Thursday, October 25, 2007

Leadership Transition Points to Possible Reduction in Police Power

[Edited 10/29/07]

The ascension of Zhou Yongkang (周永康) to the Chinese Communist Party’s Politburo Standing Committee, announced at the close of the 17th Party Congress, leaves an opening at the head of the Ministry of Public Security. This position will reportedly be filled by Meng Jianzhu (孟建柱), who previously served as the party secretary of Jiangxi Province.

This transition in leadership could significantly affect the power of the Ministry of Public Security and China's police. Holding a concurrent position on the Politburo, Zhou Yongkang was the most powerful public security minister in recent history. From this position, he ushered in new reforms designed to professionalize China’s police force—while also boosting the political leverage of the Ministry of Public Security vis-à-vis other bodies in China’s criminal justice system, particularly the courts and the procuratorate. The result has been a failure to move forward on key legal reforms that would limit police power over detention and the criminal investigation process.

When Meng Jianzhu takes over as public security minister, it will be from a far weaker political position than Zhou. Meng will presumably even have to wait until at least next spring’s plenary session of the National People’s Congress to become a member of the Standing Committee of the State Council (China’s cabinet). Analysts predict that Meng and future public security ministers will not be allowed to hold a concurrent position on the Politburo precisely in order to limit the power of the police among China’s legal institutions.

Zhou Yongkang is now expected to take over from Luo Gan (罗干) as head of the Central Party Political-Legal Committee, arguably an even more powerful position, since this body sets policies and oversees all the institutions in China’s legal system. However, it is yet unclear whether Zhou—who has long focused on the importance of maintaining social stability—will continue to favor the extra power of the police from his new post. It is possible that, in fact, Zhou will be forced to pay more consideration to greater balance among the institutions in the criminal justice system, which would mean more authority and oversight by the courts and procuratorate. If so, it would be a welcome step toward establishing a more just and credible legal system for China.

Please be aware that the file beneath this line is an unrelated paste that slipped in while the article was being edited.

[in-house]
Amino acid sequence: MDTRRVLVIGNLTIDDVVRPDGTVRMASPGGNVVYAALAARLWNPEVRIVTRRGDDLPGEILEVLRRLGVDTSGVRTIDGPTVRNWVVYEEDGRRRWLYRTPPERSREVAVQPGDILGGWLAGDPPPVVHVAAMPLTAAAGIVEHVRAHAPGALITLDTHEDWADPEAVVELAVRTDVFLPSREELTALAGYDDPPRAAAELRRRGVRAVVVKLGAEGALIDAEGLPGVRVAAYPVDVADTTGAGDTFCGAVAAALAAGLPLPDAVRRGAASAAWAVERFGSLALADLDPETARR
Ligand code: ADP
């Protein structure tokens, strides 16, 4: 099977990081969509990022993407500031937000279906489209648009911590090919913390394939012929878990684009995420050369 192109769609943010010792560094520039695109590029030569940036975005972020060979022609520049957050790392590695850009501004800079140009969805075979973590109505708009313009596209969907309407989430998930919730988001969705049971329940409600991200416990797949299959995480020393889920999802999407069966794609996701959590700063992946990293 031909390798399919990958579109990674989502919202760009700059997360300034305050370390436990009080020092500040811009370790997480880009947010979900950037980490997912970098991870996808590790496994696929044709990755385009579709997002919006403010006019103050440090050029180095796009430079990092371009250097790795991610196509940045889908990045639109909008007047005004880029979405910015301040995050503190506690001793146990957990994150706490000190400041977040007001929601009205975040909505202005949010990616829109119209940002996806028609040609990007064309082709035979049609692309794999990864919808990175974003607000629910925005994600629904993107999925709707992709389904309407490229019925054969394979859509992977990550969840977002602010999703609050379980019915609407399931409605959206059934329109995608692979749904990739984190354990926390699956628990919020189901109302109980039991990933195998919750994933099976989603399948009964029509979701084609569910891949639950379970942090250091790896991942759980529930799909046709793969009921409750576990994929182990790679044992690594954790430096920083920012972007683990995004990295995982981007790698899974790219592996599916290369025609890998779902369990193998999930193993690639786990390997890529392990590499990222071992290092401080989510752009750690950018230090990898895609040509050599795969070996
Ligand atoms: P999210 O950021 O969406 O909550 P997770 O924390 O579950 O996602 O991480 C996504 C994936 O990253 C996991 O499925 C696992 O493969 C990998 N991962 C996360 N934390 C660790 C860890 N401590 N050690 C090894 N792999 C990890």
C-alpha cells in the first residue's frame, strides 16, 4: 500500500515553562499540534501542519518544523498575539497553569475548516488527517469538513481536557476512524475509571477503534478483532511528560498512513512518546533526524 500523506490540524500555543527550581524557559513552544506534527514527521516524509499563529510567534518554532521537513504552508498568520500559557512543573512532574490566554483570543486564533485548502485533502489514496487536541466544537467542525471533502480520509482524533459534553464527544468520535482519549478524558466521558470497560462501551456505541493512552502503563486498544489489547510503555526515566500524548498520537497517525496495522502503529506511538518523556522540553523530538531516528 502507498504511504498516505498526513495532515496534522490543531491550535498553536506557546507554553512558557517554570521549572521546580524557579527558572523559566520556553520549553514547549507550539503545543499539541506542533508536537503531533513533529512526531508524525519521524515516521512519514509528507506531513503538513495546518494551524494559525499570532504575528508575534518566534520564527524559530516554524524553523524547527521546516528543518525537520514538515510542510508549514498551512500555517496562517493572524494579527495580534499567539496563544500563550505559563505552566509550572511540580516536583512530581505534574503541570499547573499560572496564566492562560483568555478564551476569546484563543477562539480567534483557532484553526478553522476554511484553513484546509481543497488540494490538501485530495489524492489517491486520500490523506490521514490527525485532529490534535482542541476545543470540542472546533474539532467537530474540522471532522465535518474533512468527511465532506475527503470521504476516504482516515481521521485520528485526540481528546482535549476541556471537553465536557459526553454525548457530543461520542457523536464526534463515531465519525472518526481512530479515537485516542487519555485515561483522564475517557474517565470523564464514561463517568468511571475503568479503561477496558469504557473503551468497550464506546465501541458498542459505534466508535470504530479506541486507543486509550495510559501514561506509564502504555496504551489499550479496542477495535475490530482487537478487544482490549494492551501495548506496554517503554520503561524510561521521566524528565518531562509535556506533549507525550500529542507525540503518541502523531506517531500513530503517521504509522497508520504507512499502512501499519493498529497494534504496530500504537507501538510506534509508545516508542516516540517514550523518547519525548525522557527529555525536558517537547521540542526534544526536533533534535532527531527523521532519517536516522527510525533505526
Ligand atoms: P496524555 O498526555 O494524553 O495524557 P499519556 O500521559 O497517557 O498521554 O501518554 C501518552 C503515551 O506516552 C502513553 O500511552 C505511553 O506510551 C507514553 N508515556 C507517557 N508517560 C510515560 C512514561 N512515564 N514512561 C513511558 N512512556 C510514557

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Saturday, October 6, 2007

Chinese Officials on Presence of Counsel and Torture Cases Against Investigators

A recent article from a Chinese government web site discusses the failure of China's legal mechanisms to guarantee the presence of counsel during criminal interrogation, which can leave suspects vulnerable to illegal coercion at the hands of investigators. It also touches on the burden on criminal investigators to disprove torture charges against them stemming from cases of forced confessions. With comments attributed to officials from China's main criminal justice bodies, the article (PDF with Dui Hua's translation) prescribes several measures to help China improve protection of the human rights of criminal suspects.
The piece echoes the position the Chinese government has held for years: investigators still use force, including elements of torture, to coerce confessions, and China has expressed a commitment to curb this problem through legal and penal reform. The use of torture to force confessions has been a criminal offense in China since 1979, and torture during interrogation explicitly violates the United Nations Convention Against Torture, which China ratified in 1988.
In China, a confession by a criminal suspect who is later brought to trial all but ensures a guilty verdict (and possible prison sentence) since virtually all such suspects in criminal cases are convicted. And in the Chinese penal system, forced confessions from prisoners who initially attempted to maintain their innocence have been linked to reduced sentences or better treatment, a practice that has received intense international criticism.
Positive changes in these and other areas are expected to accompany reform of China's criminal procedure law, drafts of which have been circulating and may soon receive a reading by the National People's Congress. If provisions to improve access to legal counsel and "presumption of innocence" are eventually included and effectively implemented, it would help safeguard suspects from being coerced into confessing guilt and bolster progress toward better human rights protections and established rule of law in China.
Dui Hua has paid close attention to the issues of torture and forced confessions, most prominently in its Dialogue cover story (PDF) and interview with the UN Special Rapporteur on Torture (PDF) in 2006 on the use of torture in China.
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